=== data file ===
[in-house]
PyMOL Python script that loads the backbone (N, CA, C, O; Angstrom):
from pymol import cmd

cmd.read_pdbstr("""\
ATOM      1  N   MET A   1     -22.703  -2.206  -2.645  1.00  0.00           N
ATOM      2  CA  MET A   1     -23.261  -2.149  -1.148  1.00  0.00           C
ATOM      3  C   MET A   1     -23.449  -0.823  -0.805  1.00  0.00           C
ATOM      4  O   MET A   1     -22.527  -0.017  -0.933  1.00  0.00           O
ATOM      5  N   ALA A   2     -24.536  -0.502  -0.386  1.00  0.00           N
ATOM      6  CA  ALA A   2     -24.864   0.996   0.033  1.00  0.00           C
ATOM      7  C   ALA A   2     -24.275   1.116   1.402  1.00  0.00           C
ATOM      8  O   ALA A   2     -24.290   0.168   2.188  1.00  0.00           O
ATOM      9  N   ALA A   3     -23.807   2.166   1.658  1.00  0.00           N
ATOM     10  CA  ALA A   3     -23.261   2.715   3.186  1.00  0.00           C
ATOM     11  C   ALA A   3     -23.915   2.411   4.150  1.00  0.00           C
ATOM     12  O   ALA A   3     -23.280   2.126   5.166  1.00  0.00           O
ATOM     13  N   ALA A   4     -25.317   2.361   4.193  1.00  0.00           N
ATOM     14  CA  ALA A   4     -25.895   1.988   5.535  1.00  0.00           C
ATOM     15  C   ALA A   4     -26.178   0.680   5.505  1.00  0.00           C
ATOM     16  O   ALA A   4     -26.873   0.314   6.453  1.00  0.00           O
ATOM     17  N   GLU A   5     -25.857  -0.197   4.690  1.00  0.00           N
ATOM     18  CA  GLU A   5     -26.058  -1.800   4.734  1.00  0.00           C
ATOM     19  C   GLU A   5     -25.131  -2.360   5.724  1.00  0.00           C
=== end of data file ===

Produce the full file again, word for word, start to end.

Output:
[in-house]
PyMOL Python script that loads the backbone (N, CA, C, O; Angstrom):
from pymol import cmd

cmd.read_pdbstr("""\
ATOM      1  N   MET A   1     -22.703  -2.206  -2.645  1.00  0.00           N
ATOM      2  CA  MET A   1     -23.261  -2.149  -1.148  1.00  0.00           C
ATOM      3  C   MET A   1     -23.449  -0.823  -0.805  1.00  0.00           C
ATOM      4  O   MET A   1     -22.527  -0.017  -0.933  1.00  0.00           O
ATOM      5  N   ALA A   2     -24.536  -0.502  -0.386  1.00  0.00           N
ATOM      6  CA  ALA A   2     -24.864   0.996   0.033  1.00  0.00           C
ATOM      7  C   ALA A   2     -24.275   1.116   1.402  1.00  0.00           C
ATOM      8  O   ALA A   2     -24.290   0.168   2.188  1.00  0.00           O
ATOM      9  N   ALA A   3     -23.807   2.166   1.658  1.00  0.00           N
ATOM     10  CA  ALA A   3     -23.261   2.715   3.186  1.00  0.00           C
ATOM     11  C   ALA A   3     -23.915   2.411   4.150  1.00  0.00           C
ATOM     12  O   ALA A   3     -23.280   2.126   5.166  1.00  0.00           O
ATOM     13  N   ALA A   4     -25.317   2.361   4.193  1.00  0.00           N
ATOM     14  CA  ALA A   4     -25.895   1.988   5.535  1.00  0.00           C
ATOM     15  C   ALA A   4     -26.178   0.680   5.505  1.00  0.00           C
ATOM     16  O   ALA A   4     -26.873   0.314   6.453  1.00  0.00           O
ATOM     17  N   GLU A   5     -25.857  -0.197   4.690  1.00  0.00           N
ATOM     18  CA  GLU A   5     -26.058  -1.800   4.734  1.00  0.00           C
ATOM     19  C   GLU A   5     -25.131  -2.360   5.724  1.00  0.00           C